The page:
Saturday, March 8, 2008
Chocolate History... yummmmm....
What Triggered it: I have a habit of keeping Cadbury's with me in my purse - its a weakness and my reasoning is: Its an instant source of energy! And I have this colleague of mine - who's equally fond of chocolates as me - if not more! So the other day we were eating my last 2 pieces of chocolates and he exclaimed "I want to thank those people who came up with cocoa and chocolate-they make life bliss!"
So read on...
Warning!! Long post. Don't read if you have no interest in chocolates.
I did some 'googling' and here's what I came up with:
~ Before chocolate was a sweet candy, it was a spicy drink. Some of the earliest known chocolate drinkers were the ancient Maya and Aztecs of Mesoamerica.
They ground cacao seeds into a paste that, when mixed with water, made a frothy, rather bitter beverage. Drinking chocolate was an important part of life for the Classic Period Maya and the Aztecs. - Hmmm bitter? Thank God! Its now sweet!
~Folklore 1:Aztec Indian legend held that cacao seeds had been brought from Paradise and that wisdom and power came from eating the fruit of the cacao tree.
Ancient chronicles report that the Aztecs, believing that the god Quetzalcoatl travelled to earth on a beam of the Morning Star with a cacao tree from Paradise, took his offering to the people. They learned from Quetzalcoatl how to roast and grind the cacao seeds,making a nourishing paste that could be dissolved in water. They added spices and called this drink "chocolatl," or bitter-water, and believed it brought universal wisdom and knowledge.
Quetzalcoatl was cast out of paradise for the blasphemous act of giving this sacred
drink to humans.(The gods felt that only they should have access to chocolate.)-Gods being Selfish?!- If chocolates can do that to Gods, than what to speak of mere mortals like me?!
~ Folklore 2:A myth from the northern Andes that speaks of the crucial role played by cacao (from which cocoa and chocolate are made) in restoring the balance of nature after a greedy being snatched all wealth for himself. The myth begins with an omnipotent deity named Sibu who could grow animals and humans from seeds.......
Sibu transferred his powers to another deity, Sura, giving him all the precious seeds. Sura buried the seeds and left the site for a brief period. Unfortunately, while he was away, a third deity, a trickster named Jabaru dug up all the seeds and ate them, leaving nothing for the creation-work of Sibu and Sura. When poor Sura returned, the trickster Jabaru slit Sura's throat and buried him where the seeds had been. Very pleased with himself, Jabaru left the scene and went home to his wives.
After a time, the trickster Jabaru passed by the place again and saw that two strange trees had sprung up from poor Sura's grave: a cacao tree and a calabash. The omnipotent deity Sibu stood quietly beside the trees. When Sibu saw the trickster approaching, Sibu asked him to brew him a cup of cocoa from the tree. Jabaru picked a bean-filled pod and a calabash fruit and took them to his wives, who brewed the cocoa and filled the hollowed out calabash shell with the rich drink. Then the trickster Jabaru carried this vessel back to Sibu, holding it out to him. "No, you drink first," all-powerful Sibu insisted politely. Jabaru complied eagerly, gulping down the delicious drink as fast as he could. But his delight changed to agony as the cocoa born from poor Sura's body caused Jabaru's belly to swell and swell until it burst wide open, spilling out the stolen seeds all over the ground.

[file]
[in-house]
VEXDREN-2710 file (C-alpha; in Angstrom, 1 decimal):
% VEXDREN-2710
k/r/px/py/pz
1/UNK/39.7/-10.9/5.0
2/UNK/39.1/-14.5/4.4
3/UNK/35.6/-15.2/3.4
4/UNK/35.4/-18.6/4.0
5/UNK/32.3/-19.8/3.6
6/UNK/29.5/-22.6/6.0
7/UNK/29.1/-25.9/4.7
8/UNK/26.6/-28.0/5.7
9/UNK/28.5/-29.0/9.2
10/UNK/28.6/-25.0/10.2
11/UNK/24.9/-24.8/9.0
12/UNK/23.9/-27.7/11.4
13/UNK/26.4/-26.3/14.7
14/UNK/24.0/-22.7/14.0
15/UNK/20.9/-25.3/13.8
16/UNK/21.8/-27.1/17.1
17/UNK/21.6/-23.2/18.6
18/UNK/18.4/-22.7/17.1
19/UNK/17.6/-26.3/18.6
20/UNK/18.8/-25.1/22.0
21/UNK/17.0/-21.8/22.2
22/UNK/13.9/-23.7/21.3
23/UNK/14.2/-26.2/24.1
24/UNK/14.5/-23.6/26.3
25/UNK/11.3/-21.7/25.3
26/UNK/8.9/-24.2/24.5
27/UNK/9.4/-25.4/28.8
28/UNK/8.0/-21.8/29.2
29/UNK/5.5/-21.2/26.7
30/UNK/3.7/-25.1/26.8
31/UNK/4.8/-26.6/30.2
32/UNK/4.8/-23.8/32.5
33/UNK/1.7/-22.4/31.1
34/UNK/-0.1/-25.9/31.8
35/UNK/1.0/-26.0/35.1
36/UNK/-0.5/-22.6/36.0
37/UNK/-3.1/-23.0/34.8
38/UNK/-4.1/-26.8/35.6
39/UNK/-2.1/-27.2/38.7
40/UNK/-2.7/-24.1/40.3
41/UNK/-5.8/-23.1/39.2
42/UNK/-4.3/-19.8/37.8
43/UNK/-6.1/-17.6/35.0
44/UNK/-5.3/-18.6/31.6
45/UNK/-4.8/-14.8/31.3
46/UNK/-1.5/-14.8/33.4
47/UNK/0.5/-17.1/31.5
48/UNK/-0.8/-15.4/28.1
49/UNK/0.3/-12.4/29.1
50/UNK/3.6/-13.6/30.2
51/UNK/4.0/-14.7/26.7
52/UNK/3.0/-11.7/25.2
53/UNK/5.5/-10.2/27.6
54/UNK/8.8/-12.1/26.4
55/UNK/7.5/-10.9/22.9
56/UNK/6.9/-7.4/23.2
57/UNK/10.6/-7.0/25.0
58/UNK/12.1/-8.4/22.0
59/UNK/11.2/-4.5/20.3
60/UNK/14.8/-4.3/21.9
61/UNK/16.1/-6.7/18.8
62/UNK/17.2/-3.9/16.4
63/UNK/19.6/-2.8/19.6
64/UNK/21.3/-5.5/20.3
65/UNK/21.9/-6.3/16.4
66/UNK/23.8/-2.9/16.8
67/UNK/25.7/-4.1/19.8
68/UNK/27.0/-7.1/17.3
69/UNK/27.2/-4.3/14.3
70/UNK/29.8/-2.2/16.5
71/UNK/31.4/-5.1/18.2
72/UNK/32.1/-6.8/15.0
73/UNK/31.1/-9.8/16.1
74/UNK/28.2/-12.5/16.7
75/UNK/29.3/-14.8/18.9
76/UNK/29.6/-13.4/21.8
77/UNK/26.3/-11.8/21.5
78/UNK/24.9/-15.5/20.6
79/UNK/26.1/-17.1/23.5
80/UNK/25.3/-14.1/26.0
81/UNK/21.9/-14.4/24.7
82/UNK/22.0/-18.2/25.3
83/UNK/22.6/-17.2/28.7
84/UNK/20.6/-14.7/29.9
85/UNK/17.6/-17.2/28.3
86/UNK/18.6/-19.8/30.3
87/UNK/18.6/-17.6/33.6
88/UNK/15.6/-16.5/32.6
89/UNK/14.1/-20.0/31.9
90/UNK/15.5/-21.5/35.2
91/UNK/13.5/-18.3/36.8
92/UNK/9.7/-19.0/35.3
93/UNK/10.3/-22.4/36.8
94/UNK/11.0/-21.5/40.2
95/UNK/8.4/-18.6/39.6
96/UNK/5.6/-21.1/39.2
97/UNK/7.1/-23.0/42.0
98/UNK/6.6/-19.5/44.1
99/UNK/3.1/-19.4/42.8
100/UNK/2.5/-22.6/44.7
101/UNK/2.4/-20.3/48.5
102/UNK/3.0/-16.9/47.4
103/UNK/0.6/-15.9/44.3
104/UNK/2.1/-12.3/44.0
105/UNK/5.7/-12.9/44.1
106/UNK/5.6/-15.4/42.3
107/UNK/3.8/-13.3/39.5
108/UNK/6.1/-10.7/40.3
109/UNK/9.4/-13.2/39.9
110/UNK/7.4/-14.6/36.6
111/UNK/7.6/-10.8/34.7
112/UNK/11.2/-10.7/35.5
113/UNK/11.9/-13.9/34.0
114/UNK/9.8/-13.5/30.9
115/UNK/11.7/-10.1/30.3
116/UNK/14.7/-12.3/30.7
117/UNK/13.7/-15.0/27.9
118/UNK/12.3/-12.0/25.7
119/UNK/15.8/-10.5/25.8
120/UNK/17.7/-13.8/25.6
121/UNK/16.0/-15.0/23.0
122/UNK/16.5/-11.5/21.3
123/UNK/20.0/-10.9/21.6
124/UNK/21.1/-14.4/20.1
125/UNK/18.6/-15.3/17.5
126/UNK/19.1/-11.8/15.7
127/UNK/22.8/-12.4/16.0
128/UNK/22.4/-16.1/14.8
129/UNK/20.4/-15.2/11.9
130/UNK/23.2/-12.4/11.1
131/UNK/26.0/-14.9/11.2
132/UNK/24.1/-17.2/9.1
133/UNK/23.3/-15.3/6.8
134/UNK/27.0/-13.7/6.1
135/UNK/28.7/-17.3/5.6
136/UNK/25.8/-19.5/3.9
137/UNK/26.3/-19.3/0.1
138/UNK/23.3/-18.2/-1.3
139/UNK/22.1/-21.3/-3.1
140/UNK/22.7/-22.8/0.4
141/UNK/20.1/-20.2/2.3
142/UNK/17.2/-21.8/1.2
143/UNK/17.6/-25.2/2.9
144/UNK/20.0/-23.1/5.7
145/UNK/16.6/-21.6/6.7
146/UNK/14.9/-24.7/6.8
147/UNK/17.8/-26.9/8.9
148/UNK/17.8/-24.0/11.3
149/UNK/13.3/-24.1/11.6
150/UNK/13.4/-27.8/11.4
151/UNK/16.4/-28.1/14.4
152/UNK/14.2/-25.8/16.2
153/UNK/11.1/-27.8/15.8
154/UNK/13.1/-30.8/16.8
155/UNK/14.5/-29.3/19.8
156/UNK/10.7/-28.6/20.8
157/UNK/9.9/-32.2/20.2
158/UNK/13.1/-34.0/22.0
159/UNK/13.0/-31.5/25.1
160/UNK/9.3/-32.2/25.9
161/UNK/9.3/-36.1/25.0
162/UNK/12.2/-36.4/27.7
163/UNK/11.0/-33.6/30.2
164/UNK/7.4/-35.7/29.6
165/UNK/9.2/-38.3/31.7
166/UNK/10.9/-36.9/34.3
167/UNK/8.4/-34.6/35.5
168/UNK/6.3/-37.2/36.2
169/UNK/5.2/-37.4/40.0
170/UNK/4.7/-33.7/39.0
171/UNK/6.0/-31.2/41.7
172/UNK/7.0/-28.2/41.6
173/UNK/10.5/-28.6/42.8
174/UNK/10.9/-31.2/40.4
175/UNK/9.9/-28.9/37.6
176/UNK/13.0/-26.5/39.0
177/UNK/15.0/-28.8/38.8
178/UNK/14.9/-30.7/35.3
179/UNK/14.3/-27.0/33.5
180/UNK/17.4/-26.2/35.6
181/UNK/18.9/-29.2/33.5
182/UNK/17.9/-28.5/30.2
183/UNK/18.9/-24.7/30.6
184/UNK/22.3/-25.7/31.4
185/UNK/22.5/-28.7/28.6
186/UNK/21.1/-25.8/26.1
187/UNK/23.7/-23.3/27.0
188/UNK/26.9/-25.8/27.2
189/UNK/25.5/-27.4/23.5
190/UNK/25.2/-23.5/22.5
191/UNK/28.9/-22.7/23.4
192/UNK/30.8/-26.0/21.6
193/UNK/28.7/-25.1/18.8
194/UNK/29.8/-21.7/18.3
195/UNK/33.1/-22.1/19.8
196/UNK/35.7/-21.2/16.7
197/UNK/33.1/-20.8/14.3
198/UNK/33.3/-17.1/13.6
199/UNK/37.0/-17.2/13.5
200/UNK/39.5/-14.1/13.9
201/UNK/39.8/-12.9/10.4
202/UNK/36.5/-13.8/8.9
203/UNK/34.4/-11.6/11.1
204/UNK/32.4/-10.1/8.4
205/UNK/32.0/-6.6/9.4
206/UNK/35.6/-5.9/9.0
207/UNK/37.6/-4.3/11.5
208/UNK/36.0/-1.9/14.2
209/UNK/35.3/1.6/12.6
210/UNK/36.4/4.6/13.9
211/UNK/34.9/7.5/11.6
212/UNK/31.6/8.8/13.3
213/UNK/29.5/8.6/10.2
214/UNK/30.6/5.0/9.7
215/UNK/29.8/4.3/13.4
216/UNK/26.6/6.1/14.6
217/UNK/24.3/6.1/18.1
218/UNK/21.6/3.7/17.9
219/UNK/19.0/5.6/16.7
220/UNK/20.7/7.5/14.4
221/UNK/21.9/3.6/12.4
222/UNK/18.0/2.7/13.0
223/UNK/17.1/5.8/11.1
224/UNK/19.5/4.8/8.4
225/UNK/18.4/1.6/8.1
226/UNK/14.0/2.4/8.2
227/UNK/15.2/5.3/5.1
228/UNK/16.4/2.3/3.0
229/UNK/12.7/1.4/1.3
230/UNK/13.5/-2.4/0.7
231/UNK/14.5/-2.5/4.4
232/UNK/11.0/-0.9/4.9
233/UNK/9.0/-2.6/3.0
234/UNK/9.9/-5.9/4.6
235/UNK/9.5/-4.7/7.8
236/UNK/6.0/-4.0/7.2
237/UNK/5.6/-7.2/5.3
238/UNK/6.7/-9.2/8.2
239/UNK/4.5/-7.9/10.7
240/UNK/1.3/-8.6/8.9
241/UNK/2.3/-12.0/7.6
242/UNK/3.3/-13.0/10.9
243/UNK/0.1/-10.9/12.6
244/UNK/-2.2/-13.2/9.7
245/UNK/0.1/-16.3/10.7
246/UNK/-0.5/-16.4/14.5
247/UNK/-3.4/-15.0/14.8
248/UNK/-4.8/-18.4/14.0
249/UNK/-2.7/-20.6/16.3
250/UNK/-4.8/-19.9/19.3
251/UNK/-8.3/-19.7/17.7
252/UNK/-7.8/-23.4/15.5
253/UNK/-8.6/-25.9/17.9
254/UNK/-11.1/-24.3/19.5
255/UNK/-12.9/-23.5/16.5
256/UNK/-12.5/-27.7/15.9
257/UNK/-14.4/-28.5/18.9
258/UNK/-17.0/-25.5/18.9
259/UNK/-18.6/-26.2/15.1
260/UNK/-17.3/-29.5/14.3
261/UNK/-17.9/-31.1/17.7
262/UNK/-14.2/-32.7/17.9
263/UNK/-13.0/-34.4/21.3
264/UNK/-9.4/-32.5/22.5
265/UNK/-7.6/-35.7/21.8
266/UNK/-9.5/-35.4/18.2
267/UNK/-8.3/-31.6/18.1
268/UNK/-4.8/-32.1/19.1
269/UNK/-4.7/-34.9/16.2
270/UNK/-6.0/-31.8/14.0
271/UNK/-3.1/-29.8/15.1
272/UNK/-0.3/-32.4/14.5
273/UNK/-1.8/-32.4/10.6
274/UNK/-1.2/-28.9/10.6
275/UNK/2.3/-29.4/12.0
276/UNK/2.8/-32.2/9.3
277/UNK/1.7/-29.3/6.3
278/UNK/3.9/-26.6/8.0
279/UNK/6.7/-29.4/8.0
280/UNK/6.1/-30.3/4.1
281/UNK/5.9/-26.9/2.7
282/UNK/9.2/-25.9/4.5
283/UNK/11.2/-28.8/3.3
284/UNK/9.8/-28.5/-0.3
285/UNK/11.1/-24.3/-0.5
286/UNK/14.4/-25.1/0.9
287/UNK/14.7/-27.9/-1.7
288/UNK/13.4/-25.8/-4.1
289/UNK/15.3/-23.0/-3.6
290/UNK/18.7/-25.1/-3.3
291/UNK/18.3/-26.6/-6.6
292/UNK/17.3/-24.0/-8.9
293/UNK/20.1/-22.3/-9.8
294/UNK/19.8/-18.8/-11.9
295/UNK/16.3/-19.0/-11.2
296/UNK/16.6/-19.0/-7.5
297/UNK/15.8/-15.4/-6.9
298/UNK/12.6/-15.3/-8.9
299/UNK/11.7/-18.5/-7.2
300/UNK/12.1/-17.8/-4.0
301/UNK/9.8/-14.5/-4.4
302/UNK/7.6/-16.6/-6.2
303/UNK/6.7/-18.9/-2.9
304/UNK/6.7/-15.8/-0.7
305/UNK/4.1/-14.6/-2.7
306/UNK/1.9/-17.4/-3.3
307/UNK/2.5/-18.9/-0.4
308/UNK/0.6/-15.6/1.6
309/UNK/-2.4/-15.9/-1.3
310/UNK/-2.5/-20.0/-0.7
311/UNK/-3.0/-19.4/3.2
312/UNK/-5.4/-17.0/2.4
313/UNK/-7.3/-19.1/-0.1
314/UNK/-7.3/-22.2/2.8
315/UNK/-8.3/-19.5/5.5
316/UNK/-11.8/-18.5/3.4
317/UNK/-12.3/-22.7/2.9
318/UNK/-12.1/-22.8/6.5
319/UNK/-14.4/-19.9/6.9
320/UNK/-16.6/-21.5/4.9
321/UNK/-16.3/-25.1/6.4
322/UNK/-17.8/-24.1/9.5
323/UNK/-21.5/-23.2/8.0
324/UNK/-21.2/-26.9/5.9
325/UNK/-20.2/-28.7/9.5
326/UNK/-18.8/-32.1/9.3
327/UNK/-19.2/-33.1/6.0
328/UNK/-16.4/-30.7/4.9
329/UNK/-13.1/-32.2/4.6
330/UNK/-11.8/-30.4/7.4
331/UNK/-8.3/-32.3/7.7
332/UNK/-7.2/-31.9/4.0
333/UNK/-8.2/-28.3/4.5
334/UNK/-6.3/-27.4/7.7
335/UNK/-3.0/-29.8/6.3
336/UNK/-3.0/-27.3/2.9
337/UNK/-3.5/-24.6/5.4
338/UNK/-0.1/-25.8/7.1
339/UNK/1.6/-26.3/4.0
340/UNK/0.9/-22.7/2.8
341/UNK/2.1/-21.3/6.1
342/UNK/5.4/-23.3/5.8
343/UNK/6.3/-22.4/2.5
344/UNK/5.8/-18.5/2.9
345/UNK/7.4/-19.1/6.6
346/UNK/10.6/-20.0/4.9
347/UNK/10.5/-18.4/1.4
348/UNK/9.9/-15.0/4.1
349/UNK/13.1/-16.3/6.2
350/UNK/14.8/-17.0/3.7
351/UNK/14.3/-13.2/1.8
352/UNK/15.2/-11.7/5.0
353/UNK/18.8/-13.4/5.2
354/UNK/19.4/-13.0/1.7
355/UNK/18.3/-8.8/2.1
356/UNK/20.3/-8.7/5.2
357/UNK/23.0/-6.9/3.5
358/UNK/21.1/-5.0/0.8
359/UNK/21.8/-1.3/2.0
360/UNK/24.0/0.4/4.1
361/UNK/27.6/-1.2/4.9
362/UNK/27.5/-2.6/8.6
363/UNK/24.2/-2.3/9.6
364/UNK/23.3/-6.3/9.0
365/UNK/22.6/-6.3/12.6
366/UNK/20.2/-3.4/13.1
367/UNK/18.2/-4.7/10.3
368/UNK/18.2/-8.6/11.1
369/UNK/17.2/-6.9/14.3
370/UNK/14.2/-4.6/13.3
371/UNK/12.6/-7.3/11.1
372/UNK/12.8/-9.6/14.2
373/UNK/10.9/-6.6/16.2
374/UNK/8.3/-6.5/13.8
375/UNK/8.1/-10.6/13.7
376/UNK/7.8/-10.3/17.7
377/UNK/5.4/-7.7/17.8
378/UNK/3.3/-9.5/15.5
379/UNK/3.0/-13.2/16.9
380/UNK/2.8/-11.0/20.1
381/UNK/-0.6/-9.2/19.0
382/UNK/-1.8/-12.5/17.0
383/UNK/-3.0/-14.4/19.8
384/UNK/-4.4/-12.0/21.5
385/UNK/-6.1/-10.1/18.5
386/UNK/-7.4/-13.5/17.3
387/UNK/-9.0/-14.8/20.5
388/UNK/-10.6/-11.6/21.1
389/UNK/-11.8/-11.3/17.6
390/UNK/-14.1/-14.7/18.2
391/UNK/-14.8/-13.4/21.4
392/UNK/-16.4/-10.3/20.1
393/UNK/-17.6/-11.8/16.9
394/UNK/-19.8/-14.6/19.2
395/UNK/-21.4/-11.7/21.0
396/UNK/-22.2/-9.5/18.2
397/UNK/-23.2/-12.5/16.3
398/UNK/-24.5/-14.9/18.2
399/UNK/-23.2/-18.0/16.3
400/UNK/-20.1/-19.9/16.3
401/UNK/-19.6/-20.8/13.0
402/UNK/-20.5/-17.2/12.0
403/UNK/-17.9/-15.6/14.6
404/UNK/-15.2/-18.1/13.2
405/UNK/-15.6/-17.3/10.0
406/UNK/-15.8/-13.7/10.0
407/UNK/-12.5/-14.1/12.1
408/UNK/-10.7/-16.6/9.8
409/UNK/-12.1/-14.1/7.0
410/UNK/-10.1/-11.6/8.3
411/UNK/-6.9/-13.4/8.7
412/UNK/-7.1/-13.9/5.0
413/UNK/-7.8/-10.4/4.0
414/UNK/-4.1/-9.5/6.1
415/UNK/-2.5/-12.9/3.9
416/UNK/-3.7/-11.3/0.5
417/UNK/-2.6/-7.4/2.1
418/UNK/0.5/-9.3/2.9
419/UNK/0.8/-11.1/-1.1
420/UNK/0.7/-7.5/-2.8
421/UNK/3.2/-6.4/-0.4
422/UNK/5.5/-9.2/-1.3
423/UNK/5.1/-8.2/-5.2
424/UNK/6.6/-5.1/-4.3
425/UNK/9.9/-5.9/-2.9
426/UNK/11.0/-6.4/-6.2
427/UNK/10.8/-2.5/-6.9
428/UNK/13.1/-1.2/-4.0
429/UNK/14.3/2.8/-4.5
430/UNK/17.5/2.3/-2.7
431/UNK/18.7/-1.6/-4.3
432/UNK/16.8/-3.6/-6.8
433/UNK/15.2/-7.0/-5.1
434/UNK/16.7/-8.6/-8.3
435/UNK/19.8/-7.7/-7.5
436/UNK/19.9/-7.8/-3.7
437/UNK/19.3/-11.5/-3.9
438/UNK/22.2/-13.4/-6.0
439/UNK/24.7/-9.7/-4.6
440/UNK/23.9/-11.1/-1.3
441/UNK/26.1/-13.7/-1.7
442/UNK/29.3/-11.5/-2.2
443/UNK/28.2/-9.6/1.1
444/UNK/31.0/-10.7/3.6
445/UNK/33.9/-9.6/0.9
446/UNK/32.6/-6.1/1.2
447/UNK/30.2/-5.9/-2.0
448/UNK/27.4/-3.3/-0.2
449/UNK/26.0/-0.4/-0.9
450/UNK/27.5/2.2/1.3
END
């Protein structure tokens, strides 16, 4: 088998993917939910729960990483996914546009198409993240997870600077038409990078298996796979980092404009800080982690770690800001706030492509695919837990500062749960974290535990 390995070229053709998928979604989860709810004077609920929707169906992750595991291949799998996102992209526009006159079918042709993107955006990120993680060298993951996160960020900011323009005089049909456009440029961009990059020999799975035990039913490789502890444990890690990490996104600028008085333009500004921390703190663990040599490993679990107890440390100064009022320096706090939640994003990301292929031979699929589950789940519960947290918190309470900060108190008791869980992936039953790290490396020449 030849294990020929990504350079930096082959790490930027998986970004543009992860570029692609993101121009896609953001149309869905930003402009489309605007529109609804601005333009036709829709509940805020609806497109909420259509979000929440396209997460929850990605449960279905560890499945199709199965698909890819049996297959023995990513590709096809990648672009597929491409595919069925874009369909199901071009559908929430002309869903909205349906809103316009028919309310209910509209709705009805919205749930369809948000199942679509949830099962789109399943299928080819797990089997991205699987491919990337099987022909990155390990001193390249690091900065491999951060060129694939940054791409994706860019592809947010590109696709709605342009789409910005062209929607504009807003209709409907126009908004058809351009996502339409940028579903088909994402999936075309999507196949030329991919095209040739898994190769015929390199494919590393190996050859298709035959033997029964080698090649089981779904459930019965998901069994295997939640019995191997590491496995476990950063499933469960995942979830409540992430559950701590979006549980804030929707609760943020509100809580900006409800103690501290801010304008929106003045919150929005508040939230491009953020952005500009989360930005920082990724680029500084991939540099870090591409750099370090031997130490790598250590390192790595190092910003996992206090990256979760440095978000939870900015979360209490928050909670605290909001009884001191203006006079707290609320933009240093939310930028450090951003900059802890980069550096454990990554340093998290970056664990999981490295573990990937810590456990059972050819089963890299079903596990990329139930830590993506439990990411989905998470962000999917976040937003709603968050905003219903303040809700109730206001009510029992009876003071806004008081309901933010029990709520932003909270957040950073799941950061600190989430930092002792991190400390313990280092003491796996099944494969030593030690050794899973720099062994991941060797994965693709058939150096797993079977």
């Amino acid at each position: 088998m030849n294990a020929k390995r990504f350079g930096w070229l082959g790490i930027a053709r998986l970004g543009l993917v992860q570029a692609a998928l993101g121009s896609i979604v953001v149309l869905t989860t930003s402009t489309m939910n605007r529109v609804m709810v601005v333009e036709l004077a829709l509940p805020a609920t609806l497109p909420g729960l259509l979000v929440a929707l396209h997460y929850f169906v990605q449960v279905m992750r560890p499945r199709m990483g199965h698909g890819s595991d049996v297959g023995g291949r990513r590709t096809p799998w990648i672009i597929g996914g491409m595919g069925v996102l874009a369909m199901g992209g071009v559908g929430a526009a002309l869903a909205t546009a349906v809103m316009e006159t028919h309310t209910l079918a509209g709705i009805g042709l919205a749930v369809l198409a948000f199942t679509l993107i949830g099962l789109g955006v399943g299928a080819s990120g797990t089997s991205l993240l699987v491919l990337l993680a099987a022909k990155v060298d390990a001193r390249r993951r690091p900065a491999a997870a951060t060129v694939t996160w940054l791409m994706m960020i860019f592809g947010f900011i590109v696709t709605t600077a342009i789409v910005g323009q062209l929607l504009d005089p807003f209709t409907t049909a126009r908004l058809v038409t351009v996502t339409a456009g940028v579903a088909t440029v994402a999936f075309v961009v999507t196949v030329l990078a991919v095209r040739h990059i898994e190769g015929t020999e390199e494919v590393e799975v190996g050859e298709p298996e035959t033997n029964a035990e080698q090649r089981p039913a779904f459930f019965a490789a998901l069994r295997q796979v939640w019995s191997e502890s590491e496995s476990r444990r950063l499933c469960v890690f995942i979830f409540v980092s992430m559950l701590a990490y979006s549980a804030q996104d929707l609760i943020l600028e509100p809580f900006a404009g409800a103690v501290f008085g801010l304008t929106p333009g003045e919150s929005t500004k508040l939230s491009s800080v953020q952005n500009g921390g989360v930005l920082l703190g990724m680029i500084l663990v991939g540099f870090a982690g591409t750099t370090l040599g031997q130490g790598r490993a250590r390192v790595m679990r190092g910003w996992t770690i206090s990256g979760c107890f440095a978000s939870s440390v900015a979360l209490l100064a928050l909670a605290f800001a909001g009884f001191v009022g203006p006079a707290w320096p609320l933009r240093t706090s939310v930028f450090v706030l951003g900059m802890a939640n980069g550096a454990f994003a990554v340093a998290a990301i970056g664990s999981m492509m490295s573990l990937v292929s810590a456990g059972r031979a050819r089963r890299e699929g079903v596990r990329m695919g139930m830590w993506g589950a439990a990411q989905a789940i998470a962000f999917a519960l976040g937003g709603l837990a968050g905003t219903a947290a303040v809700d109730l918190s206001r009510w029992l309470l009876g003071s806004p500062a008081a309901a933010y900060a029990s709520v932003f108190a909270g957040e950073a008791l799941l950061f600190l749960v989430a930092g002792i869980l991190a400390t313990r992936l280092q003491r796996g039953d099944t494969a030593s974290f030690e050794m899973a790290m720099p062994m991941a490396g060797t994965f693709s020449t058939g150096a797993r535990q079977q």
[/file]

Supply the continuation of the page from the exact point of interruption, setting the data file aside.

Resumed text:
Sibu then restored his friend Sura to life again and returned the seeds to him so that all humans and animals might one day grow from those precious seeds and enjoy Earth's bounty. - Courtesy: Kathleen Jenks, Ph.D.LATIN AMERICA: THE LORE & HISTORY OF CHOCOLATE
~ The Mexican Indian word "chocolate" comes from a combination of the
terms choco ("foam") and atl ("water"); early chocolate was only consumed as a beverage.
Chocolate was consumed by the Gods in Paradise, and the seed of cocoa was given to man as a special blessing by the God of Mexican mythology. Tonacatecutli, the goddess of food,and Calchiuhtlucue, the goddess of water, were guardian goddesses of cocoa.Each year they performed human sacrifices for the goddesses, giving the victim cocoa at hislast meal. God and goddess to guard Chocolate?!!! But human sacrifice?- sounds gross...
~ As part of a marriage ritual a mug of the frothy chocolate was shared. - this is something we can introduce too-isn't it? ;-p
~ Of course now that chocolate has been considered an aphrodisiac-everyone knows.But did you know that it was banned in churches?! ...Opposed to chocolate because they thought that it awakened "lascivious desires," which must have seemed doubly sinful on fast days.
Hmmm, a lot of history to our favorite chocolate! But in the end-who cares?! As long as I can continue to have it whenever and how many ever I want... :-D yummm... Am going to finish the bar I have now - irresistible...